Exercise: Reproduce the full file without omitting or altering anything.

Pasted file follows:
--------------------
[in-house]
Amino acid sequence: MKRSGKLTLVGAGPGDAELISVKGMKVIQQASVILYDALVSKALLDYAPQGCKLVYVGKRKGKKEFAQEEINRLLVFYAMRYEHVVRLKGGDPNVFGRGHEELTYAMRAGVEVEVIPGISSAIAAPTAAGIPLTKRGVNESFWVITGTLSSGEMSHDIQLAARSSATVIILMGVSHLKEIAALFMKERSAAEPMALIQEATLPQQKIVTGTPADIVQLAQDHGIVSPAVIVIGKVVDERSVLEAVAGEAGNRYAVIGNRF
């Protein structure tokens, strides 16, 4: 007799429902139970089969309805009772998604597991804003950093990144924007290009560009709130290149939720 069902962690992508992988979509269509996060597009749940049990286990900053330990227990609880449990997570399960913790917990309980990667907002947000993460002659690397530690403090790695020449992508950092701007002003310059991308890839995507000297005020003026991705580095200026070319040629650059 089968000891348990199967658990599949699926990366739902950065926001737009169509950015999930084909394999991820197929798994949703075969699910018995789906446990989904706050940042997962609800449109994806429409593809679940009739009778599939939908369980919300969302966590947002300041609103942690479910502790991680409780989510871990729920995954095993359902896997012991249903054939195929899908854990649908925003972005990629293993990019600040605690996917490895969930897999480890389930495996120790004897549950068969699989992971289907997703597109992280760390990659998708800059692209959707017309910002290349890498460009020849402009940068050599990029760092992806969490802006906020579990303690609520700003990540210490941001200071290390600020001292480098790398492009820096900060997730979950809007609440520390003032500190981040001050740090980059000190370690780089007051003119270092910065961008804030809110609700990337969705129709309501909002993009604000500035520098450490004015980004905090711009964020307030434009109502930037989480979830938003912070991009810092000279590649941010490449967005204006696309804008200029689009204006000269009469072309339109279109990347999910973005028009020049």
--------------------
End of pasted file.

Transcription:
[in-house]
Amino acid sequence: MKRSGKLTLVGAGPGDAELISVKGMKVIQQASVILYDALVSKALLDYAPQGCKLVYVGKRKGKKEFAQEEINRLLVFYAMRYEHVVRLKGGDPNVFGRGHEELTYAMRAGVEVEVIPGISSAIAAPTAAGIPLTKRGVNESFWVITGTLSSGEMSHDIQLAARSSATVIILMGVSHLKEIAALFMKERSAAEPMALIQEATLPQQKIVTGTPADIVQLAQDHGIVSPAVIVIGKVVDERSVLEAVAGEAGNRYAVIGNRF
């Protein structure tokens, strides 16, 4: 007799429902139970089969309805009772998604597991804003950093990144924007290009560009709130290149939720 069902962690992508992988979509269509996060597009749940049990286990900053330990227990609880449990997570399960913790917990309980990667907002947000993460002659690397530690403090790695020449992508950092701007002003310059991308890839995507000297005020003026991705580095200026070319040629650059 089968000891348990199967658990599949699926990366739902950065926001737009169509950015999930084909394999991820197929798994949703075969699910018995789906446990989904706050940042997962609800449109994806429409593809679940009739009778599939939908369980919300969302966590947002300041609103942690479910502790991680409780989510871990729920995954095993359902896997012991249903054939195929899908854990649908925003972005990629293993990019600040605690996917490895969930897999480890389930495996120790004897549950068969699989992971289907997703597109992280760390990659998708800059692209959707017309910002290349890498460009020849402009940068050599990029760092992806969490802006906020579990303690609520700003990540210490941001200071290390600020001292480098790398492009820096900060997730979950809007609440520390003032500190981040001050740090980059000190370690780089007051003119270092910065961008804030809110609700990337969705129709309501909002993009604000500035520098450490004015980004905090711009964020307030434009109502930037989480979830938003912070991009810092000279590649941010490449967005204006696309804008200029689009204006000269009469072309339109279109990347999910973005028009020049």